We could have considered hyphenating our names, but as a data expert, my husband knew this causes issues in many databases, and we both thought that our combined name would just be unwieldy for a child and unsustainable. This also does not address what our child may want to do should he find a partner and want to have children some day. Plus, Luke’s bigger concern was that he saw it as a matter of fairness—he was concerned that he may feel a lack of connection had our son not shared his last name, but he also realized I may feel the same.

Independence is a powerful thing, and has been a great source of energy in my 10-year relationship with my husband. This shared respect for each other’s autonomy is an important piece of what makes us work, and we hope our son will grow to be independent and brave in his life choices. We hope this gift of a new family name serves as a reminder to our son of the value we place in independence. This is also why we decided that, unlike Mayor Villariagrosa, we did not want to change our own names to the same last name.

The reaction to this decision has been mixed—some family members ignore this, just like they often address me by my husband’s last name, despite that I have never used that name. Many of our friends thought I was kidding about combining our last names, but I worked to have the paperwork to prove that Peterloff is my son’s legal last name. Several friends were concerned this might create an issue at schools or for travel but like many divorced couples, remarried couples, and gay couples, we will just navigate this as we go. My mother uses her birth name following a divorce from my father, so she and I have different last names and this has had no impact on my relationship with either parent. Thus far, the institutions in Teddy’s life—daycare and the pediatrician—seem not to be impacted, and they are well aware that we are Teddy’s parents.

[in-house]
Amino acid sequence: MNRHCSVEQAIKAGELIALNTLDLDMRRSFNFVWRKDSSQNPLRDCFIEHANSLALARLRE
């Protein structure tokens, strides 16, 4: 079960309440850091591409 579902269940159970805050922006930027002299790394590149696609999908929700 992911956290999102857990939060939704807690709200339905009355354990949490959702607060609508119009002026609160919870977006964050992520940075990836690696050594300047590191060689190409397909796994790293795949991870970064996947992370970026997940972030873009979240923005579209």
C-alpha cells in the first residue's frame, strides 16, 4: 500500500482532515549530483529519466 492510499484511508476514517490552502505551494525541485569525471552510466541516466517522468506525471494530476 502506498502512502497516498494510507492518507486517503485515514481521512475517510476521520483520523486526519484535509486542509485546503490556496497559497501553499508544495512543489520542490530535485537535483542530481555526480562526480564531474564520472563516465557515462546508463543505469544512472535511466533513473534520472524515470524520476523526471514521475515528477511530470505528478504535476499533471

My son has my nose and is tending towards Luke’s height, and we both hope he will develop our shared passions for reading, music, and travel. We also know that he will cultivate interests that neither of us have, which is fine with us. Identity is a powerful thing, and we want Teddy to identify with us both as his family, but also to recognize that he has to make his own way in the world as well. Perhaps this action will help to add credibility to the notion that a family does not have to look or be a specific way to still be a family, and a name cannot be the only indicator that there are ties among a couple or a group who select to live together with the familial bonds.

New mom Courtney Sieloff is Sr. Vice President at digital strategy consulting firm Revolution Messaging and has a master’s degree in women’s studies. A knitter and food nerd, she now spends her time learning the nursery rhymes she never learned as a child and convincing her dog that she’s also number one. She lives in Washington D.C. with her husband Luke Peterson and son Teddy Peterloff. Follow her on Twitter @cksieloff.